“Did you know that doggone Baby Giles really did kill his mama?  A man came to her house one day in Hattiesburg and told her the “police was looking for Baby Giles” for some crime he was supposed to have committed.  He was always doing something he ain’t had no business doing. Miz Leliar said,”Lord, that boy is in trouble again?  Baby (Giles), you’re going to be the death of me!”  Before she could take her next breath, she suffered a MASSIVE STROKE AND DIED!”

Good job, Uncle Baby…wherever you are.  You were largely responsible for the  destruction of your father’s finances, his inheritance (land), his marriage and ultimately the loss of his wife’s life.

My  grandmother Leliar Sheard Williams was in her early 60’s years at the time of her death around 1939-40.  There is no record of her to be found in the 1940 census.  The facts:  By 1940, her daughter Mattie was dead (a few weeks after childbirth), her son Clarence (my father and mother) was living in Chicago, her son Talmadge Eugene, aka “Cootley” was living in Pineville, LA with his wife Eloise, and Uncle Baby was still  up to this same old tricks! He was true to his vocation,  a thief!  (Unfortunately, I cannot locate his discharge papers from the infamous Parchman Farm Penitentiary in Sunflower County, Mississippi.  I “handled” it about a month ago, but it has been miss-filed. My father had kept it since the 1930’s. It will be posted.)

Letters in The Maybell Collection from Aunt Georgia and an introduction to my maternal relatives, the Dawkins will be shared in the coming weeks.

 © Saundra Blackman and soldfor35cents.com2014. Unauthorized use and/or duplication of this material without express and written permission from this blog’s author and/or owner is strictly prohibited. Excerpts and links may be used, provided that full and clear credit is given to Saundra Blackman and soldfor35cents.com with appropriate and specific direction to the original content.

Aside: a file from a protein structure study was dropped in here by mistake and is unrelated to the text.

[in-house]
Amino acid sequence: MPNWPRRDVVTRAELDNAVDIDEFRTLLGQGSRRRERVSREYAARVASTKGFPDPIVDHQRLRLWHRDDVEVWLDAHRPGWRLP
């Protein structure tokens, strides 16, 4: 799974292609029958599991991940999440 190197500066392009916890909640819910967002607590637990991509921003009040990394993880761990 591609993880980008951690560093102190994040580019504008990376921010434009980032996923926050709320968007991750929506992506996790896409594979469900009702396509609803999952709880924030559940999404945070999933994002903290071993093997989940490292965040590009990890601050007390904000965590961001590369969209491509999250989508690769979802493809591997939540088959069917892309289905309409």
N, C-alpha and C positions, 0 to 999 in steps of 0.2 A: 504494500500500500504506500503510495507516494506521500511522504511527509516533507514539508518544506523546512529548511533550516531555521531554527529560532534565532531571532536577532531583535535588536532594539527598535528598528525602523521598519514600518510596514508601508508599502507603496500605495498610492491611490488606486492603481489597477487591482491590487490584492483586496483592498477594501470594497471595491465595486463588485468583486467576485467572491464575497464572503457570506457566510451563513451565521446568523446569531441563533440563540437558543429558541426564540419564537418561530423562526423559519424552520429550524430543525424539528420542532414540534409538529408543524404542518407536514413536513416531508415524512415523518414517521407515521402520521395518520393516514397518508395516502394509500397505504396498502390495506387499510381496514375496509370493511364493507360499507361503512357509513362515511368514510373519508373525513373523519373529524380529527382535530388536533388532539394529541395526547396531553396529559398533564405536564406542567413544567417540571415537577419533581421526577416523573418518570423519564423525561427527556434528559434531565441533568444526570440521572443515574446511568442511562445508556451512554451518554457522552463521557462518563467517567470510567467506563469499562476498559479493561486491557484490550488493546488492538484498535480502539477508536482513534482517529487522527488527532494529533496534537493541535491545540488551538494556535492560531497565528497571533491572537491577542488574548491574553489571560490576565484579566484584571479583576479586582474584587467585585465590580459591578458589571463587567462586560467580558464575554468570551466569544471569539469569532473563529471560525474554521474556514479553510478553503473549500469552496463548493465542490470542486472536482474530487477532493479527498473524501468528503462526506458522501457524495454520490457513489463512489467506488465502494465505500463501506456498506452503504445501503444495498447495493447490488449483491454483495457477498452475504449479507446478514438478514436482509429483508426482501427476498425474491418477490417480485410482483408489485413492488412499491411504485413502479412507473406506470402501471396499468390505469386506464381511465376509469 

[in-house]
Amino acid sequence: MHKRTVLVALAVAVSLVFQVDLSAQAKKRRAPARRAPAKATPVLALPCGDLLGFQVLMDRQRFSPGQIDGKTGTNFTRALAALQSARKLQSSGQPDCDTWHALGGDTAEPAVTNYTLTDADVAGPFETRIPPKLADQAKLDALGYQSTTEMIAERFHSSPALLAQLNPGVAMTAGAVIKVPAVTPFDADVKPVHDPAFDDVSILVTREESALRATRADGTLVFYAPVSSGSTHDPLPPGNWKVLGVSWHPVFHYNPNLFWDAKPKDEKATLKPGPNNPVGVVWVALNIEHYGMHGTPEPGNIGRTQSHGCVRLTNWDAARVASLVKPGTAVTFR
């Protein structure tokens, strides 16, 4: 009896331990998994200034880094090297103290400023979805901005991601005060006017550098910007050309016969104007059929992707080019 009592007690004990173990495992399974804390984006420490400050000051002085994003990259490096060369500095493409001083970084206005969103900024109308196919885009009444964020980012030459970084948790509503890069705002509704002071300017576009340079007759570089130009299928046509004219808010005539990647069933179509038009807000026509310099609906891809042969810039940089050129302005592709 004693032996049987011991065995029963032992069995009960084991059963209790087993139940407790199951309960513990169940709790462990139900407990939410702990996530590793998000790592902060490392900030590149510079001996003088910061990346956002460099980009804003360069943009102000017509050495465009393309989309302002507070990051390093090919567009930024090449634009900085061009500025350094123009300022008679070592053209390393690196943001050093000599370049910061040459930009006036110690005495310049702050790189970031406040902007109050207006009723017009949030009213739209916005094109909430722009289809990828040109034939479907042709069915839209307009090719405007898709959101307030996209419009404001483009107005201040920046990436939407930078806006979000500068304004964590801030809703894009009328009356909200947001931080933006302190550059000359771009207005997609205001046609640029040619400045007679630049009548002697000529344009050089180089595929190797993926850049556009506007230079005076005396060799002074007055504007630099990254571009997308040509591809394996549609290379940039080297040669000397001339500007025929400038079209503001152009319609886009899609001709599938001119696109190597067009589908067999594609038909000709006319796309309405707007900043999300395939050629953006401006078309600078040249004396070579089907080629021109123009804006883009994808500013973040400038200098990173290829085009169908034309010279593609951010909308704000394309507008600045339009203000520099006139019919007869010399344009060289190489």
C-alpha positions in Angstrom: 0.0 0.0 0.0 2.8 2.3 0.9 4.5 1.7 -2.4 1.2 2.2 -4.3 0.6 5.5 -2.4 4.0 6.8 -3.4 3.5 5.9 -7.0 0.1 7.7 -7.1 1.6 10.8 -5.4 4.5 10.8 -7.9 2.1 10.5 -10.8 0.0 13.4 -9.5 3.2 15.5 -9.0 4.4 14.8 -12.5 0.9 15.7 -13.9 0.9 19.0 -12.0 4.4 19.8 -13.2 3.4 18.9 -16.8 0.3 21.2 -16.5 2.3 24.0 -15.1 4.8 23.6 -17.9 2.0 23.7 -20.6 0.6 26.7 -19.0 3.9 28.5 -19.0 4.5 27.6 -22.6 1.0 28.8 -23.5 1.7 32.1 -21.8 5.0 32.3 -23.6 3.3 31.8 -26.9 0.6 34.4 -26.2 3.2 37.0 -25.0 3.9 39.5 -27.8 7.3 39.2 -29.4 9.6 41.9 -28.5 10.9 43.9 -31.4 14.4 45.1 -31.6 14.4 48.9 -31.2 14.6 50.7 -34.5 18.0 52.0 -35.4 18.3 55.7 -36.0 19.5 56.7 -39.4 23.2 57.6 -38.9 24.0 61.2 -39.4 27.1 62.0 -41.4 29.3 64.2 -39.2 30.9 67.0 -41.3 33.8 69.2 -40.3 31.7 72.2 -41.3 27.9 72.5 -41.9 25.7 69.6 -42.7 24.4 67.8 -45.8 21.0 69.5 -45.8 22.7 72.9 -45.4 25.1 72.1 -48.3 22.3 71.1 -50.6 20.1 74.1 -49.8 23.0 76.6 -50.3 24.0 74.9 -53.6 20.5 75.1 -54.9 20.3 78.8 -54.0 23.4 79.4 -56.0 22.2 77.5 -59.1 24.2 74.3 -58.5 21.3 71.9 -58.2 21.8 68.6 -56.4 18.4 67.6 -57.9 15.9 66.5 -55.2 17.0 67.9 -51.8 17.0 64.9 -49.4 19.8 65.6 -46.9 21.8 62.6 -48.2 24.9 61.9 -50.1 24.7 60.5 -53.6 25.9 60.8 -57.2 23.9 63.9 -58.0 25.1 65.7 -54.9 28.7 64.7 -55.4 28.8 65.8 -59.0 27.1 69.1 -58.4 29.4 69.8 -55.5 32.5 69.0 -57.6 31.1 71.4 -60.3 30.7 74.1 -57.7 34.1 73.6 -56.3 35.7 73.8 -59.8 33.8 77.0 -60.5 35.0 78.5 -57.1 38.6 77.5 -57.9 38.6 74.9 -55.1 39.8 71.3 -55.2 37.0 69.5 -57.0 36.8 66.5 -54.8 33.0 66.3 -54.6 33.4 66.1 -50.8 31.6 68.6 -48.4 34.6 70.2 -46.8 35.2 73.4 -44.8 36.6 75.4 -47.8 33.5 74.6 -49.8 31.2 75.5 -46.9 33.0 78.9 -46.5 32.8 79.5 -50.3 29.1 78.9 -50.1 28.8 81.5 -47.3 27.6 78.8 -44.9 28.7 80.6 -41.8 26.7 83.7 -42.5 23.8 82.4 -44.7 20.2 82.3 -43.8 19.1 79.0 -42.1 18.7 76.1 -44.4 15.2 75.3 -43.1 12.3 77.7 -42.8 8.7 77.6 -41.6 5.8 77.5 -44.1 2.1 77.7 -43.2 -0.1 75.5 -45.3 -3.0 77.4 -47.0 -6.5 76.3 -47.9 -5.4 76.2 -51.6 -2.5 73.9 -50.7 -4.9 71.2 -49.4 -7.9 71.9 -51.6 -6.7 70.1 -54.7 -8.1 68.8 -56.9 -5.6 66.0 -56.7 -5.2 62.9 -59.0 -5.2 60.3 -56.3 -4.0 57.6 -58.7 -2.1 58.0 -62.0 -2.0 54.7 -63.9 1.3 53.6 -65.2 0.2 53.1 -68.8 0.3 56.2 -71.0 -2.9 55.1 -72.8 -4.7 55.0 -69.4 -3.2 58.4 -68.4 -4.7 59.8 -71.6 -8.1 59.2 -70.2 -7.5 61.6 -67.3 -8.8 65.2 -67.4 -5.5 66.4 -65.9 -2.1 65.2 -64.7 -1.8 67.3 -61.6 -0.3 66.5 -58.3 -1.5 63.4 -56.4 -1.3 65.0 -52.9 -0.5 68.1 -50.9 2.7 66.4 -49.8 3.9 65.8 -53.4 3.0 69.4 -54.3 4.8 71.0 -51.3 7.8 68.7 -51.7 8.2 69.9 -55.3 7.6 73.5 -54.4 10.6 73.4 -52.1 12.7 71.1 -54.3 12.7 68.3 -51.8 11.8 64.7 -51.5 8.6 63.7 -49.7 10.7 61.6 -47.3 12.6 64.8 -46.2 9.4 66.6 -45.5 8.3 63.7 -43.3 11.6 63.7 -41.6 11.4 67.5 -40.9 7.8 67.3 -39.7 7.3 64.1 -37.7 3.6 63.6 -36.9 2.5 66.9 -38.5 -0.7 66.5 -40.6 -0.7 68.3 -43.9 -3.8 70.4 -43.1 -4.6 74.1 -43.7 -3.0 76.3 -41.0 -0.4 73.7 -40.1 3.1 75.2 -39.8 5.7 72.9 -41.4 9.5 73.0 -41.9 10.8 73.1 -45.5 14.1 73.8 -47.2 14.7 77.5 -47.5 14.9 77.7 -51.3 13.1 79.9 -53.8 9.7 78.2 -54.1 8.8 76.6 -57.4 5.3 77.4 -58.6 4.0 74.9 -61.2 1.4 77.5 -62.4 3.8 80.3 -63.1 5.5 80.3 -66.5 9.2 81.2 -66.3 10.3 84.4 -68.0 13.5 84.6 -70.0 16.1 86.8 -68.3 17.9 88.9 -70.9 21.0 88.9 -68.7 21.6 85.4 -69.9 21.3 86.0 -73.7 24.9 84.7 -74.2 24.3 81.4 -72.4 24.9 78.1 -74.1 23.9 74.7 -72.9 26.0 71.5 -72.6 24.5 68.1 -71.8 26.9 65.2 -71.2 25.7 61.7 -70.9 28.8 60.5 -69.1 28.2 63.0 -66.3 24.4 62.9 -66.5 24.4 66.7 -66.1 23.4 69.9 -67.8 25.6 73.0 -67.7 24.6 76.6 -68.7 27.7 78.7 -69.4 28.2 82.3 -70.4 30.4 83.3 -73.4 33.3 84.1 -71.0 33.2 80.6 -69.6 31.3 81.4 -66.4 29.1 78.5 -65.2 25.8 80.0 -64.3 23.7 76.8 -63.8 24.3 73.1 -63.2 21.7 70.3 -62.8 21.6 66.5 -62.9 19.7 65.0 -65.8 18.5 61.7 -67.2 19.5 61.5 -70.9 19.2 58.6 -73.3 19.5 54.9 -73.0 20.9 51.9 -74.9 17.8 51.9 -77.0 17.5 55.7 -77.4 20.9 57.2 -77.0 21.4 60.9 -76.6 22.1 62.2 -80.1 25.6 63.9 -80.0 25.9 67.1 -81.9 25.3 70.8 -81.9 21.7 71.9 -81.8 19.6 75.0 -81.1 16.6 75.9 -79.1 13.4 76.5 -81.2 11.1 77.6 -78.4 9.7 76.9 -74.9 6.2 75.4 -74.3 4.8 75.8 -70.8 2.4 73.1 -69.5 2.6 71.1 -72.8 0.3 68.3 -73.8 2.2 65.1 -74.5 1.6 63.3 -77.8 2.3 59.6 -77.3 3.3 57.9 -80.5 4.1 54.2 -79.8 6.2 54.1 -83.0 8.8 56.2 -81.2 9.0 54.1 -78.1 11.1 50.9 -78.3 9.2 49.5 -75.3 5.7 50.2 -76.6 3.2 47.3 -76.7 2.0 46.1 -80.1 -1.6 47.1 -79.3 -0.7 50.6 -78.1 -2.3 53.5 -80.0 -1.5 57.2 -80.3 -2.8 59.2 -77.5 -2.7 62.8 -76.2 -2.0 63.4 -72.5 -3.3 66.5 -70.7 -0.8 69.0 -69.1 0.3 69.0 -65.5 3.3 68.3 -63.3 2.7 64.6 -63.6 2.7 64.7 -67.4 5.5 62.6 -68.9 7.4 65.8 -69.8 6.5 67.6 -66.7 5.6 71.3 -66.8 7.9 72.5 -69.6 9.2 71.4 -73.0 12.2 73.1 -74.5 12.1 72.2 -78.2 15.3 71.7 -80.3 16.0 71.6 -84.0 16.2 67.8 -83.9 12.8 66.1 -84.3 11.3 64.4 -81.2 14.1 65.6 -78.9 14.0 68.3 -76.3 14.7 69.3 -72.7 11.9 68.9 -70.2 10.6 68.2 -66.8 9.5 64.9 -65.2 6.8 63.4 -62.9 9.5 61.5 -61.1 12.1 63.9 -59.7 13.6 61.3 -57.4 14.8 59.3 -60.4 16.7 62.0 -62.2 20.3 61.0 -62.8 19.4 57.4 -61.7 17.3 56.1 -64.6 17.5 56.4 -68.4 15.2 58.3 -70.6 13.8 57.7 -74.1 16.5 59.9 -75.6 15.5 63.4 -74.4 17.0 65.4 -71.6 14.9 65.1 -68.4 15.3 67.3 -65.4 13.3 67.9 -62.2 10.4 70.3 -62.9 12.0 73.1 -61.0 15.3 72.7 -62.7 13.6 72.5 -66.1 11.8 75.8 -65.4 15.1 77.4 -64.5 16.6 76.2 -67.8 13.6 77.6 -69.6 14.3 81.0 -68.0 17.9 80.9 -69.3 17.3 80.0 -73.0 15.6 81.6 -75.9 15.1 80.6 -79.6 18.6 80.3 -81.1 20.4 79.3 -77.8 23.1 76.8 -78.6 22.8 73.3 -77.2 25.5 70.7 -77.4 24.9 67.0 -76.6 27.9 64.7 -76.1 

“How Can You Mend a Broken Heart?” – Grandfather Giles in the 1940 Census

“…seems to be all in his mind.”

At some point between 1930 and 1940, my grandfather was teaching school in the Simpson County area.  This oral history recount is quite plausible for many reasons. Per the 1900 Census, (previously posted)  at age 18, Grandfather Giles was still attending  school.  He was intelligent and industrious and hailed from a  family that valued education. My father shared with me that his father , Giles taught at a “country school” for several years after he went back “up home” to Mendenhall. I am almost certain that the school was located in a church building in the area, as was customary at the time. Many, if not most, black children living in rural areas attended school in local churches. Although the Piney Woods (boarding) School was located in the next county, there were schools operating in Simpson County educating black children.  I will refine my search via the MDAH website (MS Dept. of Archives and History) Educable Children Report in an attempt to retrieve more information.

The 1940 census was the final census in which Grandfather Giles was enumerated.  He was then 58 years of age, unable to work and had suffered a stroke. (The latter statement was oral history from my father.)  Consequently, his standard of living had continued to decline.

In 1920, he had a wife, children, a house, two businesses, his health and the apparent potential to continue to live a full and prosperous life.  Grandfather Giles had “the world in a bottle and the cork in his hand.”

Per the 1930 Census, he was back living in Simpson County (as noted in the previous post) without his wife Leliar (my grandmother) and was living with his “bad seed” son, Giles… The previously successful entrepreneur was no longer self employed, but performing manual labor for a public entity.

Now in 1940, he is at “his last.  Fortunately, “Uncle Baby” is no longer living with him. Hallelujah! He shares a home with  Great Grandmother Lucy who is listed as head of household.  I regret that I cannot fill in the numerous gaps since I failed to retain SO VERY much of the oral history generously (and regularly) provided to me by my father, Clarence G. Williams.